BALTIMORE, SEPT. 7 -- The Pons family doesn't have horses in Sunday's Maryland Million so much as images. While their four stallions repose at Country Life Farm near Bel Air, Md., the Ponses will be at Pimlico to watch the blood run, they hope, very fast.

The Ponses stand two of Maryland's more precocious stallions -- Allen's Prospect and Carnivalay -- seven of whose offspring will compete in the nine-race affair. Carnivalay's daughter, Valay Maid, will be a strong favorite in the Oaks and Allen's Prospect's son, Xray, an expected force in the Nursery. But the Ponses are counting nothing in advance. History has seen to that.

Country Life Farm was on the edge of oblivion a decade ago, when Joe Pons struggled with alcoholism and the 120-acre spread, which his father had founded, sprouted just two aging stallions. (Twenty years earlier, it had held Saggy and Correspondent, whose sons Carry Back and Sherluck won the Triple Crown races in 1961.) Pons's sons -- Josh, Mike and Andrew -- returned to the farm in earnest after college, Joe confronted his drinking problem, and the family endeavored to salvage what it could.

"We had to rebuild the confidence and trust and all that which had been badly neglected," Joe Pons said.

But the breeding industry is often not quick to sow. Neophyte stallions can take years gaining acceptance while their foals come of racing age. The Ponses pursued well-bred steeds as potential stallions and took their time doing it.

In the mid-'80s they landed Carnivalay (by Northern Dancer) and Allen's Prospect (by Mr. Prospector), both of whom had short racing careers. Carnivalay's stock rose with the ascent of his half-sister, Go For Wand, champion 2-year-old filly of 1989 and the divisional leader at 3.

They scouted 75 Mr. Prospector sons over six months before finding Allen's Prospect, whom prominent owner Allen Paulson had shopped unsuccessfully in Kentucky. In his first two years Allen's Prospect begat more than 100 foals; he has two 2-year-olds in the Nursery -- including Xray and Calledons Prospect, who is owned in part by songwriter Burt Bacharach -- and two in the Lassie. Both are $100,000 races.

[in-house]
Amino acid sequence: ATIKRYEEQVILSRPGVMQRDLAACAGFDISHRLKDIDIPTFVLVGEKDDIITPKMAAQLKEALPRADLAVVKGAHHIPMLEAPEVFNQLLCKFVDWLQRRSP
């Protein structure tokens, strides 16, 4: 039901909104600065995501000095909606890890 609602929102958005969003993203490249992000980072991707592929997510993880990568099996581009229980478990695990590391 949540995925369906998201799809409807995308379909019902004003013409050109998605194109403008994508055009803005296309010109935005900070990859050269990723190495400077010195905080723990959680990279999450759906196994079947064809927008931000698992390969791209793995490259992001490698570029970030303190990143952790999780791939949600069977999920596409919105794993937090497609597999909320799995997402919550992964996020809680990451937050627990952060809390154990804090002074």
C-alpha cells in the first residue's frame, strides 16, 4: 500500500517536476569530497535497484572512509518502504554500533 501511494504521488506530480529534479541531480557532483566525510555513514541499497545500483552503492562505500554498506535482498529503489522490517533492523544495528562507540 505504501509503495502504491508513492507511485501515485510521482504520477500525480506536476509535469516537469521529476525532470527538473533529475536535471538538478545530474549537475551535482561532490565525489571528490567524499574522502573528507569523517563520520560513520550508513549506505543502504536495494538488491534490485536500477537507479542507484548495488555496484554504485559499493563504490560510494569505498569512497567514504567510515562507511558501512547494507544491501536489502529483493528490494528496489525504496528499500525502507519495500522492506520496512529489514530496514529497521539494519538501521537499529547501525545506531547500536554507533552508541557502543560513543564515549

Adding the farm's other stallions, Assault Landing and Corridor Key, Country Life's studs serviced some 225 mares this year as business reached a new high. Josh has used his law degree to take control of contracts and marketing, Mike his economics degree to handle finances, and Andrew trains the family's few racehorses. To own runners, they say, can be uplifting; to create them is rewarding in a special way.

"It's a justification of your endeavors," Joe Pons said. "Everybody gets fired up. It's a win for the home team."

With Allen's Prospect only 8 years old and Carnivalay 9, Country Life's most lucrative days probably have not dawned, although the most fulfilling ones have. And with the dissolution of Windfields Farm, long Maryland's foremost stallion station, the market has become somewhat more accessible.

"We went through some pretty hard times," Mike Pons said. "We were wondering whether {the farm} would be around to run it. . . . Now it's all unfolding. We're in chapter 3 of what hopefully will become a nice big book." Racing Show Scratched

WFTY-TV-50 has terminated the "Maryland Racing" show, which replays each day's races at Laurel and Pimlico at 11 p.m.

According to program co-ordinator Sonya Long, the station was not aware that the half-hour program would not air during the recent 10-day Timonium meeting and was left with a void when it did not plan substitute programming. Track officials said they'll look into alternative programming. . . .

Jockey Mark Rosenthal, 17, got his first victory today as Beth's Champ ($32.40) outlasted Ancient Archie by about a length in the 10th race.